Srimati Basu writes: ‘Women’s movements are neither homogenous nor pure products of modernization and development but rather are embedded in particular histories and geographies’ (p. 68). The Indian women’s movement, she suggests, is confronted with the gap between ‘practical’ and ‘strategic’ gender interests – although she also points out that Amartya Sen suggests that women’s participation in ‘day to day practical democratic processes’ could enhance ‘political and personal achieve- ment’ (p. 71).
The contributions also share an analysis that takes violence beyond the threshold of what happens in the home between men and women, to what happens systemically to vulnerable women in the hands of globalised capitalist production. The control over women, their bodies, the fruits of their labour, and anything else for that matter, is I would argue part of systemised and structural violence – it is no surprise that it continues to be the focus of several chapters in the book.
Reading between the lines, one senses a growing apprehension, urgency, and even desperation about the future, about creating and enabling alternatives, about fostering a strong inter-generational movement using alternative modes, strategies, and ways of mobilising (p. 105). There is recognition that a sea-change is needed, but there is still a vacuum when it comes to how the seeds of such change might be sown, or where the leadership might lie. Bringing men in as allies and partners in the movement is not entertained, and this may be one of the challenges that women’s movements will need to consider in the future.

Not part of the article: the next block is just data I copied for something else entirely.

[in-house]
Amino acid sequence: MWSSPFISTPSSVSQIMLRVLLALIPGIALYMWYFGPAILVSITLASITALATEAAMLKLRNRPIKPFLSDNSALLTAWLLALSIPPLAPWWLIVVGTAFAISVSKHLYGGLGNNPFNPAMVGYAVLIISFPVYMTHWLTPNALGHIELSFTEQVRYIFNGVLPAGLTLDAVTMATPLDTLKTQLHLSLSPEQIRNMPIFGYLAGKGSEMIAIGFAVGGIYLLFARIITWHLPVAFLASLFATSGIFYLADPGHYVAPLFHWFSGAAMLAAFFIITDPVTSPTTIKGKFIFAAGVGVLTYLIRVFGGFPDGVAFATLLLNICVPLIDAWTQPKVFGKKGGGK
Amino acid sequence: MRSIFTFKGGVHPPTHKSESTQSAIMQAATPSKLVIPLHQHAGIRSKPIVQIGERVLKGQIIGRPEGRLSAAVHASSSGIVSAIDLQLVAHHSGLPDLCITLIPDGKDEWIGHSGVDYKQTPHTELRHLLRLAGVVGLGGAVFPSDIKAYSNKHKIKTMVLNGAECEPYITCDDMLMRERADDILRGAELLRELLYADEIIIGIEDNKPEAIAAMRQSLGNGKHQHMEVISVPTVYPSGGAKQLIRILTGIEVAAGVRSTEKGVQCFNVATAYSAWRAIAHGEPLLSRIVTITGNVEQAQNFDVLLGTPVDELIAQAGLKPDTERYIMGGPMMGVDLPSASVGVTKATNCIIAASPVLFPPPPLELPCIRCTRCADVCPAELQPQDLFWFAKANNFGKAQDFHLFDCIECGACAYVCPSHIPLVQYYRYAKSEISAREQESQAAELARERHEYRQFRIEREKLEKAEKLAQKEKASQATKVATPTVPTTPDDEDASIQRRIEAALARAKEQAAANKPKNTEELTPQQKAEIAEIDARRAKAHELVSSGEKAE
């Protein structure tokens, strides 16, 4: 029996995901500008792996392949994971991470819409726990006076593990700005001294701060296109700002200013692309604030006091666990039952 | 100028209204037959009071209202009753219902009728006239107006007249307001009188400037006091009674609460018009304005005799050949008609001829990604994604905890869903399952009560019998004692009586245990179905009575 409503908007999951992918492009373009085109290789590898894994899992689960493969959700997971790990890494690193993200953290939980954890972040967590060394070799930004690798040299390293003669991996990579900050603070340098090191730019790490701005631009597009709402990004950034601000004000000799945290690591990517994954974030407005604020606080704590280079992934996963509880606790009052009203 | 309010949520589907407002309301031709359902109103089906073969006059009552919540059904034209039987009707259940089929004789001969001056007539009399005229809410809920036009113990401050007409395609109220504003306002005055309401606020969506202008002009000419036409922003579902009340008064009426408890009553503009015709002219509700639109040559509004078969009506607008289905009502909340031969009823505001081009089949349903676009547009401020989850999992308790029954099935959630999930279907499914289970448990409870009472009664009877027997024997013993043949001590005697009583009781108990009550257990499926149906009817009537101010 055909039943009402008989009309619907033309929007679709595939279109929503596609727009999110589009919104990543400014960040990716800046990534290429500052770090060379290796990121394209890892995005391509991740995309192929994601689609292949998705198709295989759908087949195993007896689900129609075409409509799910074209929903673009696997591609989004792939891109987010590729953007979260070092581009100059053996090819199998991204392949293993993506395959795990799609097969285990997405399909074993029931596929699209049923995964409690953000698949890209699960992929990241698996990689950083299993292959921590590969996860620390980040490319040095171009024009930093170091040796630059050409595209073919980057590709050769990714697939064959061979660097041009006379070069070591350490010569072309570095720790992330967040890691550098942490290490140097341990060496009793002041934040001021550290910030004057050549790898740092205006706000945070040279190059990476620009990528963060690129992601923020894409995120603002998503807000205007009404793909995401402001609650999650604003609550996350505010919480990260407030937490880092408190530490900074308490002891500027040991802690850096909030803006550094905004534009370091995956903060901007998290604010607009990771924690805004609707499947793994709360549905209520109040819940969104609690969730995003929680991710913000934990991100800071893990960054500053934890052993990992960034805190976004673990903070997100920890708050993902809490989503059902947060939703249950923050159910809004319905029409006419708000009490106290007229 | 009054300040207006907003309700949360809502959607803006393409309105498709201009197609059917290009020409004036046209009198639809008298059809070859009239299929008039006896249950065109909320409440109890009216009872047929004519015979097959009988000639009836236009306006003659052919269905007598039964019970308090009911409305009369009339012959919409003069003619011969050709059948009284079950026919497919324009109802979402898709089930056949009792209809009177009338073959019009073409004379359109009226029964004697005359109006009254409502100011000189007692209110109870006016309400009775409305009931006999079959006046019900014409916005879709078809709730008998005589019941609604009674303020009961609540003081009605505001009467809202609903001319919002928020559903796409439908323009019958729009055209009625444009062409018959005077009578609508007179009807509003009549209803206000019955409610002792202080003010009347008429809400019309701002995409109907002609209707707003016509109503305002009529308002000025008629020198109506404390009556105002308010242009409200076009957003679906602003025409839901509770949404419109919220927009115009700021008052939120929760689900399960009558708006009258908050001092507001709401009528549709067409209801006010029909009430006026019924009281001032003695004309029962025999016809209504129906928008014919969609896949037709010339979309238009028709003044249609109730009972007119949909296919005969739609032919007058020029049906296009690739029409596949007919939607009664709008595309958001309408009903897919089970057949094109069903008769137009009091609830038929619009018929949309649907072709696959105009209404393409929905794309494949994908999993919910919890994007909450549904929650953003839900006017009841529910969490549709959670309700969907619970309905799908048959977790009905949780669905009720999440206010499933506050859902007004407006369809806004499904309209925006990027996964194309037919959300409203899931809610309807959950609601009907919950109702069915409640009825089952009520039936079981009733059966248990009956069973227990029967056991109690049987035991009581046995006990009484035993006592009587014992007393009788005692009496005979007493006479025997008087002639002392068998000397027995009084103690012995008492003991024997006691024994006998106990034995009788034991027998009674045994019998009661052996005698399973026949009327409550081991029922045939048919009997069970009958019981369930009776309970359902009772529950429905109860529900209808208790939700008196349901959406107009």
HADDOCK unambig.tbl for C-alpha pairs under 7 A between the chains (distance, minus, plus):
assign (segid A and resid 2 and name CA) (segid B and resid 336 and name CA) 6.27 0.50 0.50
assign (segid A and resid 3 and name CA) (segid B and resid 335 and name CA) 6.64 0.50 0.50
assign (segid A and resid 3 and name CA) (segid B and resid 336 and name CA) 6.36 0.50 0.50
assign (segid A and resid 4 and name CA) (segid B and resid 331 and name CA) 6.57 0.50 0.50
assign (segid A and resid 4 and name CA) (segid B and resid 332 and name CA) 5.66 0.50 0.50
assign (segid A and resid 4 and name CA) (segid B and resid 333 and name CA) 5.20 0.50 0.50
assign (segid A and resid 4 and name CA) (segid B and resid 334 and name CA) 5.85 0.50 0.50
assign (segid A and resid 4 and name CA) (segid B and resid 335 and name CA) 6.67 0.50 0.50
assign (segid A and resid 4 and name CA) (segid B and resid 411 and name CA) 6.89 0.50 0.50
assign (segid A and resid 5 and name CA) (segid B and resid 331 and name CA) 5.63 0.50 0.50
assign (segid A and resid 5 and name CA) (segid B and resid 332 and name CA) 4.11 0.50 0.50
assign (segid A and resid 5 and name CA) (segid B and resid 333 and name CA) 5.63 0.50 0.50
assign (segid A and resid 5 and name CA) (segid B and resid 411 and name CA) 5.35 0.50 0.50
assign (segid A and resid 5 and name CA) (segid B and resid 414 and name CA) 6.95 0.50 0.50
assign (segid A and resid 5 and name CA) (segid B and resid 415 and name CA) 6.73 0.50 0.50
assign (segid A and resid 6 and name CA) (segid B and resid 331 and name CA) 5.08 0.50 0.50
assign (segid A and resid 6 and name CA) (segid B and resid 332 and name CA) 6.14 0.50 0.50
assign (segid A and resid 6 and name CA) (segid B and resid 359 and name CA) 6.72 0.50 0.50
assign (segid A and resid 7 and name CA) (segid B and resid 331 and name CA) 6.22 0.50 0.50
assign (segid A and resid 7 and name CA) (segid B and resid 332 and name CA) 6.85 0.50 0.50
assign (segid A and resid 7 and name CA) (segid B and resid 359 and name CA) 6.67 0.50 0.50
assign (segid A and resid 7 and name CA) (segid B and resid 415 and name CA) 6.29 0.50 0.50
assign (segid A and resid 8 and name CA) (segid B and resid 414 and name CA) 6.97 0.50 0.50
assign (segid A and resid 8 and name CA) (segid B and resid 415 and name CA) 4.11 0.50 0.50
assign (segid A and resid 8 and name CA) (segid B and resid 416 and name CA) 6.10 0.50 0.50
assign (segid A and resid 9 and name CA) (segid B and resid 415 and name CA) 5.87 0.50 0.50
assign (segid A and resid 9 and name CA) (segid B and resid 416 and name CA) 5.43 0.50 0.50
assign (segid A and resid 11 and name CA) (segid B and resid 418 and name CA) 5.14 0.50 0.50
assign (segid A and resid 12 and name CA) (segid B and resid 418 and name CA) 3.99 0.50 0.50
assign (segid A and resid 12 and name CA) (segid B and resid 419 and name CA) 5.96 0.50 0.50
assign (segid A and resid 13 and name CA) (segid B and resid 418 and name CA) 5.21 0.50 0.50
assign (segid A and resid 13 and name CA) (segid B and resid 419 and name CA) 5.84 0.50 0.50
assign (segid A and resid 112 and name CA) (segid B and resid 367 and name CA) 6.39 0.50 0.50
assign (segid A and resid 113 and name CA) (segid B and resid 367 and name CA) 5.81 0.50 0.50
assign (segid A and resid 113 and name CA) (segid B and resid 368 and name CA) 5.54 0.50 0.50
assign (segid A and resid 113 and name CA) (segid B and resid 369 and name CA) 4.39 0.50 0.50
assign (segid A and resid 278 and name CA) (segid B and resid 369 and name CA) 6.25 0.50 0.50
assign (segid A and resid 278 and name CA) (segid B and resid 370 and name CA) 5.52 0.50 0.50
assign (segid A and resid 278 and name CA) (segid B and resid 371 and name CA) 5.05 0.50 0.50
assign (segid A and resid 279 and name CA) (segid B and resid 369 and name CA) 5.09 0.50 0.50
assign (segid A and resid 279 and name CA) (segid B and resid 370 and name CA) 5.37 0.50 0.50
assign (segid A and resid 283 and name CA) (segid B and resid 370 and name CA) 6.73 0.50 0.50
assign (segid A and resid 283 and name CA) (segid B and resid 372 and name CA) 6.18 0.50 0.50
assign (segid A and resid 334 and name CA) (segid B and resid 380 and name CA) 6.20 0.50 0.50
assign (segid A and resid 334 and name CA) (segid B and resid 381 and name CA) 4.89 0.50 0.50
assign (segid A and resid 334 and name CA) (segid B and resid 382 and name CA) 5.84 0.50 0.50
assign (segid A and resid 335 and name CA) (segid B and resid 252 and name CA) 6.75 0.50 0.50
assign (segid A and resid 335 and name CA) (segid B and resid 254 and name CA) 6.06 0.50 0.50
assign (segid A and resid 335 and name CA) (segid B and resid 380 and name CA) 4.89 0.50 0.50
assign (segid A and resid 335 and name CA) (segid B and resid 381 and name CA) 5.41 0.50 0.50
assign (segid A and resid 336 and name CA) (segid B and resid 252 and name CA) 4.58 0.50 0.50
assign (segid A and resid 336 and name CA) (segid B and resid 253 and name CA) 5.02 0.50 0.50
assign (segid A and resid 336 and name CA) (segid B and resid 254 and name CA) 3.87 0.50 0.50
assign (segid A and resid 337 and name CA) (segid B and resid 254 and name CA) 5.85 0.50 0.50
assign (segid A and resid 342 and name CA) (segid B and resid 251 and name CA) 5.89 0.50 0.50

Women’s rights work is under siege in the Global South, and these case studies are indicative of how this is taking place. The book makes a useful contribution to the debate on ‘reform’ versus ‘revolt’ and the space that women’s struggles occupy. The book has a heavy academic tone in some sections, which might appeal to the theorists for change, but the stories and narratives balance out the tone with a more grassroots feel. Books like this need to be made more accessible, not just to the generations of thinking girls and women curious to be a part of feminist change, but to generations of boys and men seeking to understand and support it.
Review ©2013 Nidhi Tandon Networked Intelligence for Development, Canada. Email: Nidhi@networkedintelligence.com
New South Asian Feminisms: Paradoxes and Possibilities is published by Zed Books
Review originally published in Gender & Development 21.2 (2013)